Stephen Daintith is far from being your average chief financial officer. The former Price Waterhouse accountant, who has been Rolls-Royce CFO for six months, believes that a finance chief’s role should stretch beyond just crunching numbers. He believes the best CFOs should drive internal change programmes and help transform their businesses for the better.
A big fan of American punk rock band the Ramones, as a teenager in the late-1970s he once schlepped alone from Carlisle to Edinburgh to watch them perform live.
Stephen was working as the CFO at Daily Mail & General Trust when he was tapped for the Rolls-Royce Holdings role last year. The FTSE 100 global engineering group, which makes aero engines for customers including Airbus and Boeing, was in a spot of bother.
It was in the throes of agreeing to a £671-million deferred prosecution agreement with the UK’s Serious Fraud Office (SFO) as well as with the authorities in the United States and Brazil. Rolls-Royce had been found to have engaged in widespread bribery and corruption in countries, including Brazil, Malaysia and Indonesia, with some cases stretching back as far as 1989.
The company, which hived off its eponymous motor car division in 1973 and was privatised by Margaret Thatcher in 1987, had also issued a string of profit warnings and was to announce a 2016 loss of £4.6 billion, the biggest in its history.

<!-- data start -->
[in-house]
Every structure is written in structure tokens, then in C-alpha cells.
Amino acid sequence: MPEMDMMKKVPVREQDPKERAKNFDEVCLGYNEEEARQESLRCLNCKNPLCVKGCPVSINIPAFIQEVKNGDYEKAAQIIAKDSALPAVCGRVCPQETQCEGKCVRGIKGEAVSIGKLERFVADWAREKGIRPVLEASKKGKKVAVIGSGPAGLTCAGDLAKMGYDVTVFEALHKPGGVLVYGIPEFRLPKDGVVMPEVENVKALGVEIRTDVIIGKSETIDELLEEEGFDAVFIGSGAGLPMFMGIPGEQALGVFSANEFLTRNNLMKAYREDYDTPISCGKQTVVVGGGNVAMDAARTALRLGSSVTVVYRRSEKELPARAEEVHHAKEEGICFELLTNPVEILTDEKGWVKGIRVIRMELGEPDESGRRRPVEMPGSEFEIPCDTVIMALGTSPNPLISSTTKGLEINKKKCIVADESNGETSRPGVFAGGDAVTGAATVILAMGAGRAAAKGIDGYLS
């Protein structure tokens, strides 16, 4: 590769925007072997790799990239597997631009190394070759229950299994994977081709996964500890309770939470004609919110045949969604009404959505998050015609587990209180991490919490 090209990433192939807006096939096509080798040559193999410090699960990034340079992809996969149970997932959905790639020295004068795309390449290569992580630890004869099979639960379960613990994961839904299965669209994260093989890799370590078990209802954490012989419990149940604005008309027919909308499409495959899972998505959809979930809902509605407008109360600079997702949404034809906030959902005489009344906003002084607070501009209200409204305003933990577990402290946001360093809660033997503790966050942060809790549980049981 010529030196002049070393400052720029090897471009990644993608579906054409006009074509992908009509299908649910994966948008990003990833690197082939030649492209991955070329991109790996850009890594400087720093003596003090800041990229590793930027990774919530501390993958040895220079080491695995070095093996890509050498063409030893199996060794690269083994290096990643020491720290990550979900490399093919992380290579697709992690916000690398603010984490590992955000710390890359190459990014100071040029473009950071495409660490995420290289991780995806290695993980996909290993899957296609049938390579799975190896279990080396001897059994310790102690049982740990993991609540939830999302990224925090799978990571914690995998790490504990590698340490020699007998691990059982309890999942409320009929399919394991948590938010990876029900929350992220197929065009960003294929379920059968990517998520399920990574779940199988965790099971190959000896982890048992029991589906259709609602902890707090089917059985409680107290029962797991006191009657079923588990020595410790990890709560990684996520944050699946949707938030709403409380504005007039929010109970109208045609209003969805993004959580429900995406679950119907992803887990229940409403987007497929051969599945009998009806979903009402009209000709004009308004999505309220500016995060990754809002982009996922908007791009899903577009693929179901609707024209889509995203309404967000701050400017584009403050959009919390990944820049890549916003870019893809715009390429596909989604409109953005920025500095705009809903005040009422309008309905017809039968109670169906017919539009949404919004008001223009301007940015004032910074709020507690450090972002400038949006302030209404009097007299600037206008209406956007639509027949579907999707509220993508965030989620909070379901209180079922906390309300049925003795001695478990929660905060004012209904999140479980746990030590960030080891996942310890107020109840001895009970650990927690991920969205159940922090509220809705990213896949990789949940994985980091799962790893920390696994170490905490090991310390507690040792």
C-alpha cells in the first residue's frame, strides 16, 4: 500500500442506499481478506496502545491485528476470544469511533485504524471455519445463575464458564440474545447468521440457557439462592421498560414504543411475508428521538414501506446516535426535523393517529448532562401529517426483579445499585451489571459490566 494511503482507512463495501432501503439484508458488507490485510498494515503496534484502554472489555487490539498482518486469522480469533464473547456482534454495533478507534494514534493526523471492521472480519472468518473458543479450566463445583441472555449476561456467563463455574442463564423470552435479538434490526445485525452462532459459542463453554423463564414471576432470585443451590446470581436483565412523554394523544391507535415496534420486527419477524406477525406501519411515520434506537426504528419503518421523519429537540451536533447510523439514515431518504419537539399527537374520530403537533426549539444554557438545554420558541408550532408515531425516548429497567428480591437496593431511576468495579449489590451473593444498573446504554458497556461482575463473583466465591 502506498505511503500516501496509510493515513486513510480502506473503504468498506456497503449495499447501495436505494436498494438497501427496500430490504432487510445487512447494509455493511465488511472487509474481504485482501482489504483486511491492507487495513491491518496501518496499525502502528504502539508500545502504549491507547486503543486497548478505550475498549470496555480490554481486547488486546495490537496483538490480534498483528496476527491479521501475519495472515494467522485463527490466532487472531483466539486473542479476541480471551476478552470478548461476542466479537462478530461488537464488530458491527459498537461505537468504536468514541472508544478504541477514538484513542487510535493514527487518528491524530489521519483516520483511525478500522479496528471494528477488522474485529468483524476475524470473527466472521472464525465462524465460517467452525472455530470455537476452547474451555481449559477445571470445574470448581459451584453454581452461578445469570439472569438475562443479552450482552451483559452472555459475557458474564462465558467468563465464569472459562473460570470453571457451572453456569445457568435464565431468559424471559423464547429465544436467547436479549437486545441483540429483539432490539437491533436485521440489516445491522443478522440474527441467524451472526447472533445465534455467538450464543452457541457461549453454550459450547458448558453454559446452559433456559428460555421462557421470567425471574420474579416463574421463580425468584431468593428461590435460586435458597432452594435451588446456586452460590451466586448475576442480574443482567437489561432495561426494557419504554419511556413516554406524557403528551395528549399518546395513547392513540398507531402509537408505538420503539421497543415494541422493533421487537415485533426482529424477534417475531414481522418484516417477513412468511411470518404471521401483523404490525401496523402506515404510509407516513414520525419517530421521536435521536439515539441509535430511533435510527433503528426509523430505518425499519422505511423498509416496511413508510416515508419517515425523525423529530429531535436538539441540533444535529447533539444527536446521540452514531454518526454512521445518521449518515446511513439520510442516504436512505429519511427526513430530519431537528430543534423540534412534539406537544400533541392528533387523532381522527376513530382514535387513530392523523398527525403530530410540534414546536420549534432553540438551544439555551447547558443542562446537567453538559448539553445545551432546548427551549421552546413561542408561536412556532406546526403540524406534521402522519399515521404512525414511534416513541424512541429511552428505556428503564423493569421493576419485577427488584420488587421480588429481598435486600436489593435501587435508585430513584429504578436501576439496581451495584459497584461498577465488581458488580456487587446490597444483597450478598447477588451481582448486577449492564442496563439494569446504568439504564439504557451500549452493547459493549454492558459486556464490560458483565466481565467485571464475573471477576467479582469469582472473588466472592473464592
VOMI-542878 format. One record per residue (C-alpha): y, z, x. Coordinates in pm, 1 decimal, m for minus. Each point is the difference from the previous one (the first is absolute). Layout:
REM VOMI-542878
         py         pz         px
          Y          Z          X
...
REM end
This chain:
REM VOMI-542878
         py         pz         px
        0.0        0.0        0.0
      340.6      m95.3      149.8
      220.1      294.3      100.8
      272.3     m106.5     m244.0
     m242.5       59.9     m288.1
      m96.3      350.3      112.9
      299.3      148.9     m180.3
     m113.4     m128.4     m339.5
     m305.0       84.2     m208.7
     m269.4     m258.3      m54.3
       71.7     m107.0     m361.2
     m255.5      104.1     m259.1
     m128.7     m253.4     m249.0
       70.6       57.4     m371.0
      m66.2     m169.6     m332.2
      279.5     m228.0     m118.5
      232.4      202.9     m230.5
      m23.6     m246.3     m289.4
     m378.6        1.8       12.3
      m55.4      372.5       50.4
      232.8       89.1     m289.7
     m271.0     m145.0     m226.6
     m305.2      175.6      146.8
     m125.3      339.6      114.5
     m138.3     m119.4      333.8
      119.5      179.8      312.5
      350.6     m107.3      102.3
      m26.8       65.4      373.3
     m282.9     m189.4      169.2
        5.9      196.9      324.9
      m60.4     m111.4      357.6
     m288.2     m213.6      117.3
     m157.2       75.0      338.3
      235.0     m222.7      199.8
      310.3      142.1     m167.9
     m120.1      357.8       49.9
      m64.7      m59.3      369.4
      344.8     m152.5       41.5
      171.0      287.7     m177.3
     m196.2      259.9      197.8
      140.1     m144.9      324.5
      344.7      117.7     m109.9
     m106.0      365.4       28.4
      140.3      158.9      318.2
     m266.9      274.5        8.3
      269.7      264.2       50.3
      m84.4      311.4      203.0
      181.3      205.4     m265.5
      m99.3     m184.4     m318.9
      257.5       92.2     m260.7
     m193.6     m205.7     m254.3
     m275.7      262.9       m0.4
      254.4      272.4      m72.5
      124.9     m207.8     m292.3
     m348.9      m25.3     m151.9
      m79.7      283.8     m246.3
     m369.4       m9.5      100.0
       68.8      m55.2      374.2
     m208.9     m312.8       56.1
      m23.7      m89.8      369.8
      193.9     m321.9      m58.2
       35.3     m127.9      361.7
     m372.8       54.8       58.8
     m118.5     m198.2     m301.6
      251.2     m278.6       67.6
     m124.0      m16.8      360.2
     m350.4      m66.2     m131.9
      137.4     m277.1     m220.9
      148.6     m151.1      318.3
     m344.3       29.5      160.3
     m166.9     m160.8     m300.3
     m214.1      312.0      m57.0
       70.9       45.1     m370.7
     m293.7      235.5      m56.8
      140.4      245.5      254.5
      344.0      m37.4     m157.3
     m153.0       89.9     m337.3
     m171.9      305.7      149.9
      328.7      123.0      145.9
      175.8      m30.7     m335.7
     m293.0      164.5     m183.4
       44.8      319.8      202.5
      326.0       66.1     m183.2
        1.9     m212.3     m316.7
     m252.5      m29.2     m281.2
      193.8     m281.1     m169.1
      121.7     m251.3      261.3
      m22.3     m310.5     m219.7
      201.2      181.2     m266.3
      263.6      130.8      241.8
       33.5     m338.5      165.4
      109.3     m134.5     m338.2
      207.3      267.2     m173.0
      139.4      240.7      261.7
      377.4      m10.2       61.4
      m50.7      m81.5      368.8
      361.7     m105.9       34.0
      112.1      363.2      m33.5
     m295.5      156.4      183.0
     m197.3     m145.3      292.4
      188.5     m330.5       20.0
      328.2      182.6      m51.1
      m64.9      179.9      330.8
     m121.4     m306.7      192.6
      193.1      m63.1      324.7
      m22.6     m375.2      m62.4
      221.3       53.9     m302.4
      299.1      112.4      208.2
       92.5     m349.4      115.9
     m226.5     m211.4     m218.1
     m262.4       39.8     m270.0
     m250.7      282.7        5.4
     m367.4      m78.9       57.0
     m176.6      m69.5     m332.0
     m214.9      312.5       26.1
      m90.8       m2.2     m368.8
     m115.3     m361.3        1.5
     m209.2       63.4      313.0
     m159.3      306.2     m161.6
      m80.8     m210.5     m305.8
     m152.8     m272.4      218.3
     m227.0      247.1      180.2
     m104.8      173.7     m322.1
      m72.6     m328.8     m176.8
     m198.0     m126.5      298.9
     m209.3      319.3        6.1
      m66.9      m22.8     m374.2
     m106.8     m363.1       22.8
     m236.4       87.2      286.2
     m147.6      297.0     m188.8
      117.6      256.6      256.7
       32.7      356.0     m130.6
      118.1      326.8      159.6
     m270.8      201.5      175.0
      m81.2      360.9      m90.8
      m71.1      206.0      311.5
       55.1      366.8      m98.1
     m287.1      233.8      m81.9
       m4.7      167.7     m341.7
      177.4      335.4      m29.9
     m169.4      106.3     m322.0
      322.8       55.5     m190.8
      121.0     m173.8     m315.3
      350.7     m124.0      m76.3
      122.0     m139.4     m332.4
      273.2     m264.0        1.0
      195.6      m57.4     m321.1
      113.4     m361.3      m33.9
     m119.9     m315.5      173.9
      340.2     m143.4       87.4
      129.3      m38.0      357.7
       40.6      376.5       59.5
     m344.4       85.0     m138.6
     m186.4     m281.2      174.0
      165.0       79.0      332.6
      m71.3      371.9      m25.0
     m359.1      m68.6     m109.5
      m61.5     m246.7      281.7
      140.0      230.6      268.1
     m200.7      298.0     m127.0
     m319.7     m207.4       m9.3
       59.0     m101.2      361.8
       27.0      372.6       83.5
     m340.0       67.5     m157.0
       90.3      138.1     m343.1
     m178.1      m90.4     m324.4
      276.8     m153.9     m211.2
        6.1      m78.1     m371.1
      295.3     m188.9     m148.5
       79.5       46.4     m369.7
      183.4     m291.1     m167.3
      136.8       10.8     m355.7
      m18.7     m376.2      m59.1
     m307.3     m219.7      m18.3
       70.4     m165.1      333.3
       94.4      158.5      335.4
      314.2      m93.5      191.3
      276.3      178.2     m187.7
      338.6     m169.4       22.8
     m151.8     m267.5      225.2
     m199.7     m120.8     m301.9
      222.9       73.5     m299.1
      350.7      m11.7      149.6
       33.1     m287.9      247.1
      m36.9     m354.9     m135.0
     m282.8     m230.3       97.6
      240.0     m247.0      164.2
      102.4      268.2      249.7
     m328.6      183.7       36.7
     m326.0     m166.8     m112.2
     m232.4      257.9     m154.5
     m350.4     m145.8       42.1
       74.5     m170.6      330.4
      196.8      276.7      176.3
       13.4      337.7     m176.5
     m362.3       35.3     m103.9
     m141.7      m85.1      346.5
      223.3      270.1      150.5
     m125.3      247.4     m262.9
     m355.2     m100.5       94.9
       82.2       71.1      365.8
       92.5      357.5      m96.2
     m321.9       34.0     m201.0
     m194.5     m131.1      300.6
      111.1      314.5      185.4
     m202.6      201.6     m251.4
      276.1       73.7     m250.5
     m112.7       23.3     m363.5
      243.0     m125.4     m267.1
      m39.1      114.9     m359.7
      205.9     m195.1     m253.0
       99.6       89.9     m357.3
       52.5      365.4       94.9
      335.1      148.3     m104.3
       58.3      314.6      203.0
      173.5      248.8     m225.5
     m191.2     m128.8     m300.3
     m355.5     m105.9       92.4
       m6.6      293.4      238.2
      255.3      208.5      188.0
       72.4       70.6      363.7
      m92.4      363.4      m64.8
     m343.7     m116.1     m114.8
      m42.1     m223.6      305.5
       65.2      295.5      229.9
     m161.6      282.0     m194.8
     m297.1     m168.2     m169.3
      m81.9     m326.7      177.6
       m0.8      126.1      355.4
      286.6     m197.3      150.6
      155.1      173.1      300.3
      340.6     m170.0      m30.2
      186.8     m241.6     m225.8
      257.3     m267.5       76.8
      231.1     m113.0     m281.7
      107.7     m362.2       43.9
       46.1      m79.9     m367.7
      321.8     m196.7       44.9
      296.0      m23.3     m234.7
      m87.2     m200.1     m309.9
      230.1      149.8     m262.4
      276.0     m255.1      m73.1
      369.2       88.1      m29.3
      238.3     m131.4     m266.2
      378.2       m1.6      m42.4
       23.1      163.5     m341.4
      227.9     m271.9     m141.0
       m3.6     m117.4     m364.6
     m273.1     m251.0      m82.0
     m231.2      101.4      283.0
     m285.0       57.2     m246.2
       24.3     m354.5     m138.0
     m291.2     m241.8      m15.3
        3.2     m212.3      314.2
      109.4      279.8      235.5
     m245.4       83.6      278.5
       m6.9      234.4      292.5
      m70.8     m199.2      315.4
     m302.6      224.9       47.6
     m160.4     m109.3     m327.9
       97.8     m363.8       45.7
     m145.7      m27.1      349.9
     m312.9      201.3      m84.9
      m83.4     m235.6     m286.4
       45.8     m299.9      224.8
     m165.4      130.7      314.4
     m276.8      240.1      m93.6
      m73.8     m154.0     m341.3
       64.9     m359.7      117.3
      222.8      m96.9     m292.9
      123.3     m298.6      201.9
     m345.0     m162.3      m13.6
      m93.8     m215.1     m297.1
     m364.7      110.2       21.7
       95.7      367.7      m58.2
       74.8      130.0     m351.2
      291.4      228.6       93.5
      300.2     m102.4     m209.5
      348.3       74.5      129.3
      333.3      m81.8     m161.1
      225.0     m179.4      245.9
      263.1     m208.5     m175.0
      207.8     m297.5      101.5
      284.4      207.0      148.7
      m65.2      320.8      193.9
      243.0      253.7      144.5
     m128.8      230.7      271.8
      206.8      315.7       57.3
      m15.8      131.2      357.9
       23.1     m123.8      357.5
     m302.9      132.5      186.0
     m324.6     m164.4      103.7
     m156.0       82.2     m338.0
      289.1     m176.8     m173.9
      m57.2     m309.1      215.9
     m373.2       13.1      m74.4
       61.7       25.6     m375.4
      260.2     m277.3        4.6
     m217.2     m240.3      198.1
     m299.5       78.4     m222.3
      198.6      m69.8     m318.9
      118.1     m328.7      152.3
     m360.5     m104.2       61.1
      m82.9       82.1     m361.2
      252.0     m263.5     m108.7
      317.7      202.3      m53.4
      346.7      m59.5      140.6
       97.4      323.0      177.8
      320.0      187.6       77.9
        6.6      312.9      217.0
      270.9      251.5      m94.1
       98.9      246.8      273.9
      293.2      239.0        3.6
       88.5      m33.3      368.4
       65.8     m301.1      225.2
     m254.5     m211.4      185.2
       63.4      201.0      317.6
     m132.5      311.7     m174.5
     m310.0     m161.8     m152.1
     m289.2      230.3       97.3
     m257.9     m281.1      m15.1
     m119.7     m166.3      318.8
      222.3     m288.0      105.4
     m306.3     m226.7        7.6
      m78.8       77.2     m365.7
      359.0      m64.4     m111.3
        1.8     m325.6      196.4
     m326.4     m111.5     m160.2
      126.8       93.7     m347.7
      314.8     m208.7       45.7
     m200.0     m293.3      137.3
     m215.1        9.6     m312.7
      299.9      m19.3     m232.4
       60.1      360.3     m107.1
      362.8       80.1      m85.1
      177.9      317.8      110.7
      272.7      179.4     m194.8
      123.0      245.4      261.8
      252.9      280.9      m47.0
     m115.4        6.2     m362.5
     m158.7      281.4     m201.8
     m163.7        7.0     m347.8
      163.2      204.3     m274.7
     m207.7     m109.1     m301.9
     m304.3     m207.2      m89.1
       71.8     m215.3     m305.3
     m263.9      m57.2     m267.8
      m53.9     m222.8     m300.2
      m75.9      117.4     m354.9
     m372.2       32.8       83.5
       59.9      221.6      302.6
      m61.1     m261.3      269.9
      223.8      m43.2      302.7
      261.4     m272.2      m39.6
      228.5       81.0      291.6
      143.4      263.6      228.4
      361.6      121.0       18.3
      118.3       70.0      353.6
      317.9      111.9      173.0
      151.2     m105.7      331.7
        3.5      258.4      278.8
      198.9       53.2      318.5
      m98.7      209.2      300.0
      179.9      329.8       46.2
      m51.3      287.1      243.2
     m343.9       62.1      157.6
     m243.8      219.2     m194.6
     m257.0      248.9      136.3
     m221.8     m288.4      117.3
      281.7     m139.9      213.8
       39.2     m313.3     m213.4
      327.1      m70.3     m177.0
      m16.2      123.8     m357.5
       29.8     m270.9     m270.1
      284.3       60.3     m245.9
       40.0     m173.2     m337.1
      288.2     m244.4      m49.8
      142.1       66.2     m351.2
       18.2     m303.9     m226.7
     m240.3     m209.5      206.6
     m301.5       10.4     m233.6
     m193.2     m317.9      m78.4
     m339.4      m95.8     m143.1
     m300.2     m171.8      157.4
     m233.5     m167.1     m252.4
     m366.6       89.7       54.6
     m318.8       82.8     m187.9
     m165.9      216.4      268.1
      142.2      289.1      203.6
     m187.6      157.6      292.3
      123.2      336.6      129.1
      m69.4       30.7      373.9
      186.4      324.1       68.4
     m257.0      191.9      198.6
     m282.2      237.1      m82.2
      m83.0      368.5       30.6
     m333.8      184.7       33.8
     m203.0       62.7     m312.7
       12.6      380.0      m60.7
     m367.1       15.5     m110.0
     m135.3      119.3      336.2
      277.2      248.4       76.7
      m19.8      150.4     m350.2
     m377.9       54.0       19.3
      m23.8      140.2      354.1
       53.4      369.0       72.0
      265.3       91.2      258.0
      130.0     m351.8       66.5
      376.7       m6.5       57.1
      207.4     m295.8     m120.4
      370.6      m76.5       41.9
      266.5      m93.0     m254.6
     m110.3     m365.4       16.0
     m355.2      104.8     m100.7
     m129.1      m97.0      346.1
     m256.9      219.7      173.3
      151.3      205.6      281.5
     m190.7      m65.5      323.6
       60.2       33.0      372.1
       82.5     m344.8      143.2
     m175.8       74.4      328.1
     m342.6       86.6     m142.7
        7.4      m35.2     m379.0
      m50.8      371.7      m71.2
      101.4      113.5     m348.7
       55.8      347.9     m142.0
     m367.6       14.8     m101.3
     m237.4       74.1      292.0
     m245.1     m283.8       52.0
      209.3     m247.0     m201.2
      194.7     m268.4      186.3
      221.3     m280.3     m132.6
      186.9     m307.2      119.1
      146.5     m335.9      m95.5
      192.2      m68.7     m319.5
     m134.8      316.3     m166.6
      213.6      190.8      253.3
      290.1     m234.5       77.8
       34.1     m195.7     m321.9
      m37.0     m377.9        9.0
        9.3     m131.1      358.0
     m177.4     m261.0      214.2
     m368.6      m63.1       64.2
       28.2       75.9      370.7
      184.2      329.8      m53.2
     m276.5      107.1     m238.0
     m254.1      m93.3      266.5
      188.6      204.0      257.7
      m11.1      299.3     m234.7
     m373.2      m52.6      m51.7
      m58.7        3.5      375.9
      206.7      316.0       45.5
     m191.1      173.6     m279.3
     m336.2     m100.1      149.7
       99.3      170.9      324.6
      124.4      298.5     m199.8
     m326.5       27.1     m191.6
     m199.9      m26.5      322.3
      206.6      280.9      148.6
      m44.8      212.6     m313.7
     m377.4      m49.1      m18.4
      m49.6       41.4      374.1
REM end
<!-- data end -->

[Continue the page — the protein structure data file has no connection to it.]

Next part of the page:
Some might have wondered whether joining such a company was a good idea. But Stephen sensed opportunity, not only to overhaul the defence and aerospace group’s systems and procedures and instil more ethical practices, but also to rebuild the company’s reputation and profitability. He was clearly also inspired by the can-do attitude of the company’s chief executive Warren East, who joined in July 2015 and was leading a management clearout and the re-engineering of the corporation.
“It is a leading British engineering company with a global footprint that has been designing world-leading products for years, but which got itself into challenging times,” says Stephen. “I now have the chance to make a difference and help Rolls-Royce to re-establish itself as a leading global business.”
He says Rolls-Royce has “significantly strengthened its governance framework” in the wake of the SFO settlement. It has also sacked its former auditors KPMG and appointed PwC from next year. “The company has very much learnt its lessons from the errors of the past and taken the subject incredibly seriously. There is a robust and rigorous governance framework operating today at Rolls-Royce,” he insists.
Brought up in a small village in Cumbria and educated at Leeds University, Stephen started his career as an auditor with Price Waterhouse in the mid-1980s. After a few finance roles with British American Tobacco (BAT), he worked his way up to chief executive of BAT’s businesses in Bangladesh and Switzerland during the 1990s and early-2000s. From 2005, he reverted to CFO roles with media groups News International, Dow Jones, and Daily Mail & General Trust.